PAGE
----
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Camvet

University of Cambridge Veterinary School Trust

Studying at Cambridge

 

Farm Animal Medicine Centre

Our state-of-the-art Farm Animal Medicine Centre includes a purpose-built administration building; providing a student study and case management area, staff office and dispensary. The Centre is capable of dealing with a wide variety of livestock species, from small and large ruminants to pigs and even llamas. All farm animals whether pedigree, commercial or pets can be referred to the Centre for specialist investigation and care by their veterinary surgeon.

 Over the years since Cambridge Veterinary School first opened, huge advances have been made in the diagnosis and treatment of livestock, add to this changes in types, character and management of these patients, and it became evident that an overhaul of the Farm Animal Medicine facilities was needed.

FAMC Cow (250)The Centre, opened in 2004, provides maximum animal comfort in an environment that supports the best veterinary care and clinical practice. The adult cattle accommodation stables are all equipped to 'bull pen' standards, each has an outside pen with restraining facilities. Particular design features have been incorporated, including ladders, in order to ensure safe and efficient handling of bulls, cows with calves at foot, and fractious animals! Two boxes have flexible divisions to allow housing of different sized animals, and special attention has been paid to ventilation, lighting and flooring.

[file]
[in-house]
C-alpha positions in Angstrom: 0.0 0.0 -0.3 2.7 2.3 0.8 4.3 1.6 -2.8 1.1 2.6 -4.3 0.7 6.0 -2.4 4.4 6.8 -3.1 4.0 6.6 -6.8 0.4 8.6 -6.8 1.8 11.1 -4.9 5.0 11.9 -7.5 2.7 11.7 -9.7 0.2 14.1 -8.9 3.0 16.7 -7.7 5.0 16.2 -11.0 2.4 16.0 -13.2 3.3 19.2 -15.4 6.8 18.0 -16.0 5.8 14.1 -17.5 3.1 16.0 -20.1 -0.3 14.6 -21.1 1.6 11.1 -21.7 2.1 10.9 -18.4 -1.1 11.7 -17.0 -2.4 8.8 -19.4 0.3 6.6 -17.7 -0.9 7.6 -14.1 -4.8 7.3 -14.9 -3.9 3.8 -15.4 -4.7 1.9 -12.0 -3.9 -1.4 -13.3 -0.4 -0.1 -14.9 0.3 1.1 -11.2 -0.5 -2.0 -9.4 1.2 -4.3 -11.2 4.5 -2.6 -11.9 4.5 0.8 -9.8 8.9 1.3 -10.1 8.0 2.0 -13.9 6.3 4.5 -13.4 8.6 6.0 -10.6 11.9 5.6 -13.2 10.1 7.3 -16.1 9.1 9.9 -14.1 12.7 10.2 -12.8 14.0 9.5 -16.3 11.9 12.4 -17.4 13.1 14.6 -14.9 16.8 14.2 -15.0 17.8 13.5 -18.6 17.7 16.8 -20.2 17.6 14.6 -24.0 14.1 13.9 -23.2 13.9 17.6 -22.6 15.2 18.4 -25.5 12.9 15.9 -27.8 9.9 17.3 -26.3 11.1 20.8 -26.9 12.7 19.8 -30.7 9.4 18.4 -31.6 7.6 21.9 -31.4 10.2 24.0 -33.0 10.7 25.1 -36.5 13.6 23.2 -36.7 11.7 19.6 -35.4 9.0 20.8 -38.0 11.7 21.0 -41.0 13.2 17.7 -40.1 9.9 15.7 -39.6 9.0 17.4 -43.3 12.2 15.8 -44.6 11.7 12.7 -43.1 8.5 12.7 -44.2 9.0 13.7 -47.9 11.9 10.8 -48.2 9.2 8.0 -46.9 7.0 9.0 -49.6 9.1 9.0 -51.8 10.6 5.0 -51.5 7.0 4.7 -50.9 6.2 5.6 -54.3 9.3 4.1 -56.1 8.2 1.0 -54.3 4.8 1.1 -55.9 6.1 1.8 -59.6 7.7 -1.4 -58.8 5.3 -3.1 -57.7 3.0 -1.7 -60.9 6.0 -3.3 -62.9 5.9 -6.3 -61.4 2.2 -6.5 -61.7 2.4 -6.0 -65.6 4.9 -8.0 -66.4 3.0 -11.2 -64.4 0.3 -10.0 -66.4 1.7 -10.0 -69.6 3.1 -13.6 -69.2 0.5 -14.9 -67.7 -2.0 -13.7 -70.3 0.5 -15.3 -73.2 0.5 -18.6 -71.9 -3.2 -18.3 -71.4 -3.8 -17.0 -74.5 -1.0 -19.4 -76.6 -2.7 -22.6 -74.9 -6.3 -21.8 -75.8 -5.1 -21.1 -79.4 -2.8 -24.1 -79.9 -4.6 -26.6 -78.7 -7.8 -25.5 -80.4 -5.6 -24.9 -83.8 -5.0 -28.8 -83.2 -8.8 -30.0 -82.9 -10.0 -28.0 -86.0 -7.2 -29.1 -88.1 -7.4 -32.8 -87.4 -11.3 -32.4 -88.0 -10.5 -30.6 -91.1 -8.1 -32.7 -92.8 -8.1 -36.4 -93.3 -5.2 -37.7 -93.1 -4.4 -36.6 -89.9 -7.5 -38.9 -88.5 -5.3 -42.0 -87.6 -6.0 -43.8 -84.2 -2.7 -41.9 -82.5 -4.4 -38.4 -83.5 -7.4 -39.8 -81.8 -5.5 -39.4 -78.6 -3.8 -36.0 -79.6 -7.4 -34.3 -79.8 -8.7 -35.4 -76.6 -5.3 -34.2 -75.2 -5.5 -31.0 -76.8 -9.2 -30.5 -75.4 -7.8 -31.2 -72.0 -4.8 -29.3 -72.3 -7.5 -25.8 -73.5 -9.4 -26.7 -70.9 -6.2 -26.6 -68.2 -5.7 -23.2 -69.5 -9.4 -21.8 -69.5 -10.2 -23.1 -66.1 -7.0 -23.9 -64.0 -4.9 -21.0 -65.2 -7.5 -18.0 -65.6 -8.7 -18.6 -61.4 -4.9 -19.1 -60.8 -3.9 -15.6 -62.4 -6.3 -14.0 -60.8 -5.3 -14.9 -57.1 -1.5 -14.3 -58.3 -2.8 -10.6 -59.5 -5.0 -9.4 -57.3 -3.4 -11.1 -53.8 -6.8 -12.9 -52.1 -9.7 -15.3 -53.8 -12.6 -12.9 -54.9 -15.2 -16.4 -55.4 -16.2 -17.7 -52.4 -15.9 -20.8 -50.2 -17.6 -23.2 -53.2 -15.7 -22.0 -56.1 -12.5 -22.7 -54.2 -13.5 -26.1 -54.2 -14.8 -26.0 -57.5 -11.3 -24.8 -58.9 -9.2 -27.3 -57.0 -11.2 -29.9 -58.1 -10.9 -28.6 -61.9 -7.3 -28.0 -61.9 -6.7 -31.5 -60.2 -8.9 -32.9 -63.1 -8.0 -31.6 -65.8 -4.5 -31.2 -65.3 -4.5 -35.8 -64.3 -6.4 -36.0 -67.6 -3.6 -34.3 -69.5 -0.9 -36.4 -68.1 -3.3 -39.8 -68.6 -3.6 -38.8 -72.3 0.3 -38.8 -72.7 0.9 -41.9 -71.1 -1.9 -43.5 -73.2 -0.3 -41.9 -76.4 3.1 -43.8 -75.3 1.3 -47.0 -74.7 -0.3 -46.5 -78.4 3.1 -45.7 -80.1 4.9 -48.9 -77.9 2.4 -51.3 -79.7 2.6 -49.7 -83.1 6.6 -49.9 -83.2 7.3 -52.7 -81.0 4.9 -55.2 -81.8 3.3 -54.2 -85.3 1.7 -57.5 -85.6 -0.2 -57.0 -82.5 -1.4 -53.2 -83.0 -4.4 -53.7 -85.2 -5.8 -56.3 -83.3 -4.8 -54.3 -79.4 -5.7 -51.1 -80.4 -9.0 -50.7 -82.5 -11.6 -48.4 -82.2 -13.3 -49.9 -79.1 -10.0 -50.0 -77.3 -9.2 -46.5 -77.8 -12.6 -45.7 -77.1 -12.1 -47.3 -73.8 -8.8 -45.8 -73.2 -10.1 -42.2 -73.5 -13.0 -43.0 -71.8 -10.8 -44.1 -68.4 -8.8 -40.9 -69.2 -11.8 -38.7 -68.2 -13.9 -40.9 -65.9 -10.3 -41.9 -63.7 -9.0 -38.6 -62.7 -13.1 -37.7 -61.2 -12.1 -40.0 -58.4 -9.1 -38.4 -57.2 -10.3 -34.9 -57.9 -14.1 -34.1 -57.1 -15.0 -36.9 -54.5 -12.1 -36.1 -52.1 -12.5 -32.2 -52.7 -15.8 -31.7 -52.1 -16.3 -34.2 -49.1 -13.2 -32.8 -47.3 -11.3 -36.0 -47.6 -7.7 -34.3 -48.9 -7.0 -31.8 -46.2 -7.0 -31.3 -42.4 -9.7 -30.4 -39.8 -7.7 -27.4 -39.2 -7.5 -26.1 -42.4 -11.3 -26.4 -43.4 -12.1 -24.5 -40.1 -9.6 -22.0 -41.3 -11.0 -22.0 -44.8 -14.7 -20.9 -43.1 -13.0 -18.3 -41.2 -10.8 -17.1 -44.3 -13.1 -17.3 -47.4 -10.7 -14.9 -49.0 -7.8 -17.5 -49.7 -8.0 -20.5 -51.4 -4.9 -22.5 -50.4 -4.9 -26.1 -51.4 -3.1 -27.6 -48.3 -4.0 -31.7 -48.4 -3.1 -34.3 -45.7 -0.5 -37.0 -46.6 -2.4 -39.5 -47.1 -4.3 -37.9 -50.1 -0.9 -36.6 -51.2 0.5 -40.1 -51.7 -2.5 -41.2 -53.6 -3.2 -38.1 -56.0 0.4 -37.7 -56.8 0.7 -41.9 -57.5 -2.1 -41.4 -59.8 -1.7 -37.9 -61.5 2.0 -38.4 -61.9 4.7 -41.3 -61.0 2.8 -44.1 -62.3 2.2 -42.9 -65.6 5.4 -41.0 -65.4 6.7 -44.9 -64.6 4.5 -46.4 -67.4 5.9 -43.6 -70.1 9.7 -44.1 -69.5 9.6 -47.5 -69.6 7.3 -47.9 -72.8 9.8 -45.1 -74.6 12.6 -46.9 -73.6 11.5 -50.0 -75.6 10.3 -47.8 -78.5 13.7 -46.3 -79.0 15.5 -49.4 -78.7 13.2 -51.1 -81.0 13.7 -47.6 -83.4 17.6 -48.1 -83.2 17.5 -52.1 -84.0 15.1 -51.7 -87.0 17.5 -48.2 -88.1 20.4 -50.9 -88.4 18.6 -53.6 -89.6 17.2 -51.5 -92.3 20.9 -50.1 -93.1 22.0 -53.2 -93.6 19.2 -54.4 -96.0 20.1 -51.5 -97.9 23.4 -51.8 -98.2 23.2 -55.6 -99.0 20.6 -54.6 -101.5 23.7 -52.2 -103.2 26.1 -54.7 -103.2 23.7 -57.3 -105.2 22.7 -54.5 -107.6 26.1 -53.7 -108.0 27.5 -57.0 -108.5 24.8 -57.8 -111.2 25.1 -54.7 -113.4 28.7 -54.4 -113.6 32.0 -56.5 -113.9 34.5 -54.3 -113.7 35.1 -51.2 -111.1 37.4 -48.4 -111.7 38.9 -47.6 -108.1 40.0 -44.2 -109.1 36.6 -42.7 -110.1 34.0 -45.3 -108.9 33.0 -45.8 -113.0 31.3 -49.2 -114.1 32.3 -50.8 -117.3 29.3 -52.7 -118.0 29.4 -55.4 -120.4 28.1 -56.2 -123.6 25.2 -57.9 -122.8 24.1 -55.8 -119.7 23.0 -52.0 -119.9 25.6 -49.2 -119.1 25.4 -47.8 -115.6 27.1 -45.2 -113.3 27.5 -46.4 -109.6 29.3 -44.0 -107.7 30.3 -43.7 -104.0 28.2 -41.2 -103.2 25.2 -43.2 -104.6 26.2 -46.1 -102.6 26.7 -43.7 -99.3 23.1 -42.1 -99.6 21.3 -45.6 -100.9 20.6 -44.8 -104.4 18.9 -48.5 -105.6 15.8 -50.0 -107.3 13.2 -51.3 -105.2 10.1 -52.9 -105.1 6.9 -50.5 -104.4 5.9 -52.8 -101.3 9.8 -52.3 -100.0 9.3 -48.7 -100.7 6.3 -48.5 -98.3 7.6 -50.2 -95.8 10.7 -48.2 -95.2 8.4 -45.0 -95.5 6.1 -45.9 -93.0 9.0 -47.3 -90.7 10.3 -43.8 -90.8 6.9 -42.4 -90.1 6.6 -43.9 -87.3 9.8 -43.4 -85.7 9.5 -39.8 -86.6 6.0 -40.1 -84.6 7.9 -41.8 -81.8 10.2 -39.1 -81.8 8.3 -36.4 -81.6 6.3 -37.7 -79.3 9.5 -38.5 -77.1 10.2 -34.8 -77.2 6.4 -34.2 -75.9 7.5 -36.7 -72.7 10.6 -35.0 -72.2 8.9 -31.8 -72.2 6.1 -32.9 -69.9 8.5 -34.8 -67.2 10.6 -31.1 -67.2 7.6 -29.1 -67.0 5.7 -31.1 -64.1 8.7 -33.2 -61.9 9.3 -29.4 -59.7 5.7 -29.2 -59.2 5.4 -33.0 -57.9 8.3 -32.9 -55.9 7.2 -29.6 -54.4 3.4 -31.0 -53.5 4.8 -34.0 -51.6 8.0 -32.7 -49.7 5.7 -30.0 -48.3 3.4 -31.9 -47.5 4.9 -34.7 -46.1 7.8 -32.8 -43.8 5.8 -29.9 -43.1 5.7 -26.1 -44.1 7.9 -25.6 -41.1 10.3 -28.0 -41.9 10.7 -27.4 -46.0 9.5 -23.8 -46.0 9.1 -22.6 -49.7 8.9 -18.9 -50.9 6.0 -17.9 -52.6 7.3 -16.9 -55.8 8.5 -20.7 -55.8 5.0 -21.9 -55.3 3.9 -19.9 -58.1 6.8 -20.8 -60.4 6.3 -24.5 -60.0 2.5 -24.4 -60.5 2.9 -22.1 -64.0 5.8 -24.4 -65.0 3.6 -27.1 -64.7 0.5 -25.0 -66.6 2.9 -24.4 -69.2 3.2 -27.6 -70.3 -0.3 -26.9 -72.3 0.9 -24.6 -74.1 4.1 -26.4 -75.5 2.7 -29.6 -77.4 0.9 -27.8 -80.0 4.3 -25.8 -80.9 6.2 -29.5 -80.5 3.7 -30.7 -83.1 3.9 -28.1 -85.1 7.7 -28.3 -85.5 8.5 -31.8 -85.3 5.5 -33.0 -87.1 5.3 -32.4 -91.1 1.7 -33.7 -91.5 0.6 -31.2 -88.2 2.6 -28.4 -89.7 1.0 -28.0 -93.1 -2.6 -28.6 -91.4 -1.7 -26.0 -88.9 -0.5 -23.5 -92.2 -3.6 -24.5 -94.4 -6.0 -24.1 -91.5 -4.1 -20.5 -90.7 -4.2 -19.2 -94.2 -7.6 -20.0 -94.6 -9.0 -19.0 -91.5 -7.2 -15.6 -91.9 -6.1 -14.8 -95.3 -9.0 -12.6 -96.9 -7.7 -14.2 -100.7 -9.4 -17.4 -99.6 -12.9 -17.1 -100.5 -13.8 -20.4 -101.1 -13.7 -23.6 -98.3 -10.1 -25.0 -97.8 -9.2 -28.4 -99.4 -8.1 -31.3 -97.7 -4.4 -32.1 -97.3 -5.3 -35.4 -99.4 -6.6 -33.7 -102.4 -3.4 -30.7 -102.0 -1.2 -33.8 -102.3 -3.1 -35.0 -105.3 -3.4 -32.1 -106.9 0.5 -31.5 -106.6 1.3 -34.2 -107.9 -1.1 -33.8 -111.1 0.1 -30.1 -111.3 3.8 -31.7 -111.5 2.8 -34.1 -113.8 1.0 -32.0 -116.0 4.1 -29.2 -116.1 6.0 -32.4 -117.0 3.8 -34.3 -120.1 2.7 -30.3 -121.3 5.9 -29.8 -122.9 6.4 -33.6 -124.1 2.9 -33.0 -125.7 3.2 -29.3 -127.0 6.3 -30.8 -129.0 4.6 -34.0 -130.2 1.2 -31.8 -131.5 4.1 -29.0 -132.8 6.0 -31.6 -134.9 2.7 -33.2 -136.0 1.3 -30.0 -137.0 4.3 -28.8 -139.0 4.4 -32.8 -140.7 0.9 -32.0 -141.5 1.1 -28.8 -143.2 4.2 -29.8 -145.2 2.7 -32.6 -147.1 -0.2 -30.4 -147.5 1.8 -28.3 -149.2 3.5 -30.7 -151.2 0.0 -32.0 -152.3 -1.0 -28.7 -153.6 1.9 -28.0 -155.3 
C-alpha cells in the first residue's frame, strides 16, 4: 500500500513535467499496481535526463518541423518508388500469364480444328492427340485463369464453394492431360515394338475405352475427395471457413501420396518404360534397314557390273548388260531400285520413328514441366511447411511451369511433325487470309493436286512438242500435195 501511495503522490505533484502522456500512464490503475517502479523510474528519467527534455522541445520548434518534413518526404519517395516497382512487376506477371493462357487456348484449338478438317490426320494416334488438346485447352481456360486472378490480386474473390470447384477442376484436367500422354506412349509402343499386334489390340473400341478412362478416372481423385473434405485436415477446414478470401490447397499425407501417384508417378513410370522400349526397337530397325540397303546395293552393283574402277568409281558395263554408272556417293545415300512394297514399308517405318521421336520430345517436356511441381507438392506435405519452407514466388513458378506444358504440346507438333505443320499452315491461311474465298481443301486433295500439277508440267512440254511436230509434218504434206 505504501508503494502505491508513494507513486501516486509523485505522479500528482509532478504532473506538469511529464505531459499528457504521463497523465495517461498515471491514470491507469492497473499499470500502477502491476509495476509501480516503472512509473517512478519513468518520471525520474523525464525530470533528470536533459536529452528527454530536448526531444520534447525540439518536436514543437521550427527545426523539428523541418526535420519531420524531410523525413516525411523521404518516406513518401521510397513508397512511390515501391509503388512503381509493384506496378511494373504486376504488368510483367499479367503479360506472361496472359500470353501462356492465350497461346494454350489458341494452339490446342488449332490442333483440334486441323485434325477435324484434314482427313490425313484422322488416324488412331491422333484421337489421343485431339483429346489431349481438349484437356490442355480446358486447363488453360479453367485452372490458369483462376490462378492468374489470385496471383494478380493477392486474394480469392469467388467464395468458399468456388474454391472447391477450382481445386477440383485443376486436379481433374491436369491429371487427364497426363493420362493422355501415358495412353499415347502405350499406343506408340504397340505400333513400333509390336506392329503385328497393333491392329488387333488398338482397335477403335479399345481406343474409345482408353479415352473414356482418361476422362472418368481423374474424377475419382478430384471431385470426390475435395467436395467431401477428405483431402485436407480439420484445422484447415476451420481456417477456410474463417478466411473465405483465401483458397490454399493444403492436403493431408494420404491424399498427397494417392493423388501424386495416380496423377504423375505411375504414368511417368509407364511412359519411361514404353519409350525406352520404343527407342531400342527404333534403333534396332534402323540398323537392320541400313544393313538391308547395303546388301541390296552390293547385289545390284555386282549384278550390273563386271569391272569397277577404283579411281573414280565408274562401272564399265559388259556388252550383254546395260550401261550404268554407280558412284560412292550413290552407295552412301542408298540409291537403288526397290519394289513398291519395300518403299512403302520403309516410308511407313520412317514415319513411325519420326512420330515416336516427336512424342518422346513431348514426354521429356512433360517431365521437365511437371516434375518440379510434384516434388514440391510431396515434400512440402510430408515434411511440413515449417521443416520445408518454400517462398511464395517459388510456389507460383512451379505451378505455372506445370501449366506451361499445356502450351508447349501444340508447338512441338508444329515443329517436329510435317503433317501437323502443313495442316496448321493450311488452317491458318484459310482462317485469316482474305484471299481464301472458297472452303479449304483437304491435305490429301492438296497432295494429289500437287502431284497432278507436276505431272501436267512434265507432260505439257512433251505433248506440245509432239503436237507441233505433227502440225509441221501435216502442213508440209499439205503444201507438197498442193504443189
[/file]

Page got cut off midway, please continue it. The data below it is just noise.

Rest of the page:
Clinical diagnosis for certain conditions, such as lameness and neurological disorders, requires the veterinarians to be able to watch their cases in a spacious environment. The purpose built examination yard provides this for unrestrained patients, while providing safe conditions for the livestock and clinicians alike.

Studying and managing individual livestock in hospital surroundings deepens students' knowledge and understanding of disease process and the capabilities, limitations and economic constraints of treatment options. These observations form the basis for extrapolation to the herd or flock health aspect, while educating the best new veterinary graduates for general practice.

For further information please visit the Queen's Veterinary School Hospital's website: http://hospital.vet.cam.ac.uk/farm.html

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